The former first lady Sandra Torres has had her presidential bid blocked by Guatemala's supreme electoral court on the grounds that her divorce from President Álvaro Colom is a sham.
The court has yet to make any formal announcement but a spokeswoman for Ms Torres’ centre-left National Union of Hope (UNE) party broke the news, saying the party would appeal against the ruling. Yet Ms Torres’s campaign may have already been dealt a fatal blow – she must register as a candidate for the September poll by July 12, giving her little time to resolve the legal hurdles her candidacy now faces.
Ms Torres, a 52-year-old businesswoman and policy expert, tearfully announced her divorce from Mr Colom last March in a bid to sidestep a constitutional clause preventing close family members of a sitting president running for the country’s highest office.
"Love for Guatemala is the reason why the president and I are putting the country’s interests ahead of our own," she said at the time. "I am neither the first nor the last woman to divorce in this country. But I am the first to divorce for Guatemala."
After more than 14 years together, including eight as husband and wife, the couple made their split legal in April. Ms Torres even moved out of the presidential palace to avoid any suggestion that she was using Mr Colom’s position to further her campaign.
Needless to say, the divorce has been hugely controversial in Guatemala, and not just because the constitutional restriction on presidential family succession is intended to help prevent a return to the country’s decades of autocratic and frequently brutal rule.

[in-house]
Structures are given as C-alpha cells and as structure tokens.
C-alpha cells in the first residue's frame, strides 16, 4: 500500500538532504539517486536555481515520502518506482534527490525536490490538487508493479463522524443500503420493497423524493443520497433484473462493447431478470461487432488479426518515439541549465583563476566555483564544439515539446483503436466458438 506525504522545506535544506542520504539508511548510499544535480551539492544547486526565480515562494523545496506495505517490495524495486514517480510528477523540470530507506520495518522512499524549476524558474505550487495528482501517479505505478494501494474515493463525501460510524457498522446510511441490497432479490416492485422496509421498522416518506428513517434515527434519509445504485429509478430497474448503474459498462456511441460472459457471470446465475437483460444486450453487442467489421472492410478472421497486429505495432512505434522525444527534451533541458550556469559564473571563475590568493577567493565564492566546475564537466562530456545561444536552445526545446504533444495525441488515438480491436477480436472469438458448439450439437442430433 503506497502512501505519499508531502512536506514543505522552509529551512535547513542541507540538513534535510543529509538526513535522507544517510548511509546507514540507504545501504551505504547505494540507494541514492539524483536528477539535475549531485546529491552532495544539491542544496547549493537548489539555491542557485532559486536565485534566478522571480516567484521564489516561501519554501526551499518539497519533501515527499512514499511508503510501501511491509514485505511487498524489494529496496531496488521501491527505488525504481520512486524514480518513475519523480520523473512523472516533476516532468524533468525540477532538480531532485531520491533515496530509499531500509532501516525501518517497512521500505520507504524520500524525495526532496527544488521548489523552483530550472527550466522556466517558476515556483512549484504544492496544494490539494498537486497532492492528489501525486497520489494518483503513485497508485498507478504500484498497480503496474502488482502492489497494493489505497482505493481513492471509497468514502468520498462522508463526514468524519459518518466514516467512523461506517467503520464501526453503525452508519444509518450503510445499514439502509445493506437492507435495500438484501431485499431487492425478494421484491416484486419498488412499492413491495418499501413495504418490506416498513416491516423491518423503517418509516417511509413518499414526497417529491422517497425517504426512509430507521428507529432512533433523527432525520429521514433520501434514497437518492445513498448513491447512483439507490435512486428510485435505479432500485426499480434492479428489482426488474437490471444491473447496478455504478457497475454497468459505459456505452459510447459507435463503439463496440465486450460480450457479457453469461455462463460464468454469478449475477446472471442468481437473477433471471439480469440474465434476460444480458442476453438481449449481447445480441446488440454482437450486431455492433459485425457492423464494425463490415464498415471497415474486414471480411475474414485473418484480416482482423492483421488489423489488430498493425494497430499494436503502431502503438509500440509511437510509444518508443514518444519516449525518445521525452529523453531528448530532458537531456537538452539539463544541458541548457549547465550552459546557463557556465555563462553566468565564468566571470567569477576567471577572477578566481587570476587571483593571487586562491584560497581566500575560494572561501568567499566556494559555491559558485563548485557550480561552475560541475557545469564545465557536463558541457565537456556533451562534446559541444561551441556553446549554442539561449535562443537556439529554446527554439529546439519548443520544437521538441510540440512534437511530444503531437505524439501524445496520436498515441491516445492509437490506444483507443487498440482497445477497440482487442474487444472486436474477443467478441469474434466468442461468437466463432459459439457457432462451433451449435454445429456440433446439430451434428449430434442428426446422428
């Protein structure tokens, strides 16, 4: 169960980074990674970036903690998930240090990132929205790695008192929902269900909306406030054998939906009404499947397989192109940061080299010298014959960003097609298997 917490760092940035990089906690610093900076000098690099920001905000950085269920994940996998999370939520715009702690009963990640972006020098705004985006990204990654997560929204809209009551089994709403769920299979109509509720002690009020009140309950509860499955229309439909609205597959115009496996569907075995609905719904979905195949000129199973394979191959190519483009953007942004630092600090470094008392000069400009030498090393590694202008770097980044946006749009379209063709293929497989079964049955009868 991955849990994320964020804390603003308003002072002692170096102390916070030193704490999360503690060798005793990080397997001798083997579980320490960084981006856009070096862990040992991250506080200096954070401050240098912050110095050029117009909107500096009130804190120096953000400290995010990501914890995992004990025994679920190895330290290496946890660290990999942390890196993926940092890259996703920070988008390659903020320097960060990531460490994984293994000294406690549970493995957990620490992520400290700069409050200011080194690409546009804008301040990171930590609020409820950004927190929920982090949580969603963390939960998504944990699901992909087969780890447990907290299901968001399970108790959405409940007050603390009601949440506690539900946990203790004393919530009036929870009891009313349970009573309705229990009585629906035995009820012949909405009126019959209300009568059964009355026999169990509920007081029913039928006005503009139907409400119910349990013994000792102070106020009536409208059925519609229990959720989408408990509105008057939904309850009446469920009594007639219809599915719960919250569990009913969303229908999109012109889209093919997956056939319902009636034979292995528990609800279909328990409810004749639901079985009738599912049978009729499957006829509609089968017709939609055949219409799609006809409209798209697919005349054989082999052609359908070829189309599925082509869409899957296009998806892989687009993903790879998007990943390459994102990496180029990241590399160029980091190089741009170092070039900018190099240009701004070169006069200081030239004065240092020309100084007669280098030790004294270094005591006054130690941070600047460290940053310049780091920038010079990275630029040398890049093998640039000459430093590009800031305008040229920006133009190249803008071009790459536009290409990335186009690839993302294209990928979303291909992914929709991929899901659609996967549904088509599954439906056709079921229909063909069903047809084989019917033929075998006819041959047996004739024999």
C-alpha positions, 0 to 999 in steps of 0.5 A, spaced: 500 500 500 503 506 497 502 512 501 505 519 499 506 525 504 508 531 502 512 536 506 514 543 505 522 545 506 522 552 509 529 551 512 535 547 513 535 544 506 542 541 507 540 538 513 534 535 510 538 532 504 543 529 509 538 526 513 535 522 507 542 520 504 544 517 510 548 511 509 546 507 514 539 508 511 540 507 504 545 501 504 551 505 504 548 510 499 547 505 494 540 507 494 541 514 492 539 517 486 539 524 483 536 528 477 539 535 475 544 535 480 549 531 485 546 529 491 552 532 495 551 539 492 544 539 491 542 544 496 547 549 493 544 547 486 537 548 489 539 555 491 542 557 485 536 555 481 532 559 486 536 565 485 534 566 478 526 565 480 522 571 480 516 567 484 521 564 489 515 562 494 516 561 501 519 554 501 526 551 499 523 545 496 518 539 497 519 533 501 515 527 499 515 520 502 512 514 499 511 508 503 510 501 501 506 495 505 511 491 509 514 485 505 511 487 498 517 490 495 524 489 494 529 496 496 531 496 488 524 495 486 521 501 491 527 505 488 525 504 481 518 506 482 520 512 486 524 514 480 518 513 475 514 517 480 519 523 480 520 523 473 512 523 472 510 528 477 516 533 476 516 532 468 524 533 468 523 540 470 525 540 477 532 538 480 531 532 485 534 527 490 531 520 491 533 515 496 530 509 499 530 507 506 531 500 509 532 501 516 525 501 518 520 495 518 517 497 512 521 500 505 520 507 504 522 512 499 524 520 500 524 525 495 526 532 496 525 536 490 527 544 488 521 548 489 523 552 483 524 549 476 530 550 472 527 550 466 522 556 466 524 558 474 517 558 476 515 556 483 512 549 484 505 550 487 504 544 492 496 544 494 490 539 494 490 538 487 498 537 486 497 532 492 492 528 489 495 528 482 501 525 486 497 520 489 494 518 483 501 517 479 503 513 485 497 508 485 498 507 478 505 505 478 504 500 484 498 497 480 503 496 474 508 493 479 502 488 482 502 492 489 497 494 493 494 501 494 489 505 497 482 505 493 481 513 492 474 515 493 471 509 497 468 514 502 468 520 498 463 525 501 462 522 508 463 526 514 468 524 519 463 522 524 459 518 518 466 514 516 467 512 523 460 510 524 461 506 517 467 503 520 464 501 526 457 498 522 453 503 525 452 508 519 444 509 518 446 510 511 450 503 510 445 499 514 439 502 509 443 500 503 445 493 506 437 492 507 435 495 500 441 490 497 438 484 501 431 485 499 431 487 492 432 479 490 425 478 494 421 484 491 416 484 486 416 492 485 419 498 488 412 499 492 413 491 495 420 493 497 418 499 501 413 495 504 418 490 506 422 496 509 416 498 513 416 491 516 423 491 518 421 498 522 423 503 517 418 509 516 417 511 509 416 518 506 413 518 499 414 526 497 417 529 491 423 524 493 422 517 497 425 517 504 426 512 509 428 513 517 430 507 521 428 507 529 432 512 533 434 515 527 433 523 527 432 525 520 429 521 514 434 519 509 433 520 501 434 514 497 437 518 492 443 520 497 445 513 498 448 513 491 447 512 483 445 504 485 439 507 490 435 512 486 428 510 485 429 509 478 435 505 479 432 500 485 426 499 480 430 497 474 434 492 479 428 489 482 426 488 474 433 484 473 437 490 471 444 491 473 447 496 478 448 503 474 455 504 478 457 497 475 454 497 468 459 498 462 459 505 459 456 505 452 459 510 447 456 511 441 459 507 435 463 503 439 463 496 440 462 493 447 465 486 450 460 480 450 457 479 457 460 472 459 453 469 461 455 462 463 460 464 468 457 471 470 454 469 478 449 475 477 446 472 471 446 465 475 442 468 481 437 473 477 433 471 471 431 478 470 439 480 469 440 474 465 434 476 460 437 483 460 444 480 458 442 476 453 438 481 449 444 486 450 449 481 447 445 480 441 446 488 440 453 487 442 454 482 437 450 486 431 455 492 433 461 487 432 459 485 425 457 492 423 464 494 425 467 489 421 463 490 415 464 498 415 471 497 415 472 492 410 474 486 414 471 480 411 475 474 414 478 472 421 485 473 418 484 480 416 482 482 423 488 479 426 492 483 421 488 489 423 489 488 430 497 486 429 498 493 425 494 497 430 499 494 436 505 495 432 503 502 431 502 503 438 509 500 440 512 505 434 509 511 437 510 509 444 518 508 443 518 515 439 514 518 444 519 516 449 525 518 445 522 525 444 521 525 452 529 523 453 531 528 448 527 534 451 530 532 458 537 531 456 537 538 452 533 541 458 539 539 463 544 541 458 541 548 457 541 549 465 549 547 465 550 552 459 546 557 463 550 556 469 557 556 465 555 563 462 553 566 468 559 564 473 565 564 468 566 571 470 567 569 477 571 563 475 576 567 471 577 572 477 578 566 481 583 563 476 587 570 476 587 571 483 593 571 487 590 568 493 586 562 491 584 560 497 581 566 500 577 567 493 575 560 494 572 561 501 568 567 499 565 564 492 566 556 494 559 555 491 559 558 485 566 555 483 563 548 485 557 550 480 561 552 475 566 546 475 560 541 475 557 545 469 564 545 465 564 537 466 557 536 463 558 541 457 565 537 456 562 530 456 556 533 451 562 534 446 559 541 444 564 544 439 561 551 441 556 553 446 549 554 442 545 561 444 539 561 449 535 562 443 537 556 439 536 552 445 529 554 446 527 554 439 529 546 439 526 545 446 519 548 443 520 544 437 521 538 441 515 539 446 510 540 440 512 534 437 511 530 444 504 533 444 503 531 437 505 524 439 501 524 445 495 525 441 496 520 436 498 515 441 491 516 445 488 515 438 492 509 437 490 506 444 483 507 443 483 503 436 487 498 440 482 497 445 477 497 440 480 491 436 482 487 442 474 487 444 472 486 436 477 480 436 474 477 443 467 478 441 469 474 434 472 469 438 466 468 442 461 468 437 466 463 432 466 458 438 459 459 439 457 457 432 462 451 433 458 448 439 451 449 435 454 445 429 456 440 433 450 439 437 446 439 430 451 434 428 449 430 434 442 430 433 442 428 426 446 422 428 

The conservative opposition Patriot Party described the move as “electoral fraud” and even Mr Colom, interviewed weeks before the divorce plans were made public, had admitted that such a stratagem would be “immoral”.
“She has been preparing to make a fool of the Guatemalan people for three years and three months [since Mr Colom took office as president],” proclaimed one congresswoman, Roxana Baldetti. “She has used the title of first lady to satiate her ambition for power and now she prefers to divorce in order to remain in power.”
Beyond her marital status, few in Guatemala seem to dispute the ability of Ms Torres, whose resume includes a stint as head of the government’s anti-poverty agency. The former first couple met in the 1990s as activists campaigning for a political movement founded by leftwing guerrillas during the democratic transition and she has often been viewed as the brains behind her husband’s political career.
There are no other strong figures in the UNE and, should Ms Torres’ disqualification stand, the party may be unable to field a viable presidential candidate. Yet it may make little difference. Currently, Ms Torres is polling around 15%, almost 30 points behind Patriot Party candidate Otto Pérez, a former army general who promises to crack down on the violent crimewave rocking the Central American nation.
Mr Colom, a 60-year old industrial engineer, came to power in 2008 amid promises to lift millions out of extreme poverty. However he has run into problems financing his social programmes while vicious gang warfare, often involving young Guatemalans deported from the US, has escalated, and the cocaine trade has tightened its grip.
Mexico’s drug cartels, which use the country as a staging post on the route to US markets, are now so powerful and have corrupted so many judges and police officers that analysts have begun to describe Guatemala as Latin America’s first “narco-state”.